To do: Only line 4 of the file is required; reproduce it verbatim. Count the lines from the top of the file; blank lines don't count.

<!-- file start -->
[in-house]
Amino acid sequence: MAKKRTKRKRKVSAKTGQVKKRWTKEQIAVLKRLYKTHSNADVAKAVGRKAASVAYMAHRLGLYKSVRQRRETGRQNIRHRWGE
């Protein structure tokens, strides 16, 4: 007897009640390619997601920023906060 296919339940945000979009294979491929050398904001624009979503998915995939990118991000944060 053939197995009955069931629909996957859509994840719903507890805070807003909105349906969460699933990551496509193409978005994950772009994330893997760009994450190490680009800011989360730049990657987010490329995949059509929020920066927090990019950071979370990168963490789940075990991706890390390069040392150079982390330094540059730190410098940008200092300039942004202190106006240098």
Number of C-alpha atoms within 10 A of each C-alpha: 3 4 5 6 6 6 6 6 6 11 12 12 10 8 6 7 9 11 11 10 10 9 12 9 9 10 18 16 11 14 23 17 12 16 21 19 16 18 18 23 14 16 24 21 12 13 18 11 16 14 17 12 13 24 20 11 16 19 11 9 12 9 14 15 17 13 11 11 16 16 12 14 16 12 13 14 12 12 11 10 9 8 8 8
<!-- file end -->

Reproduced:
Number of C-alpha atoms within 10 A of each C-alpha: 3 4 5 6 6 6 6 6 6 11 12 12 10 8 6 7 9 11 11 10 10 9 12 9 9 10 18 16 11 14 23 17 12 16 21 19 16 18 18 23 14 16 24 21 12 13 18 11 16 14 17 12 13 24 20 11 16 19 11 9 12 9 14 15 17 13 11 11 16 16 12 14 16 12 13 14 12 12 11 10 9 8 8 8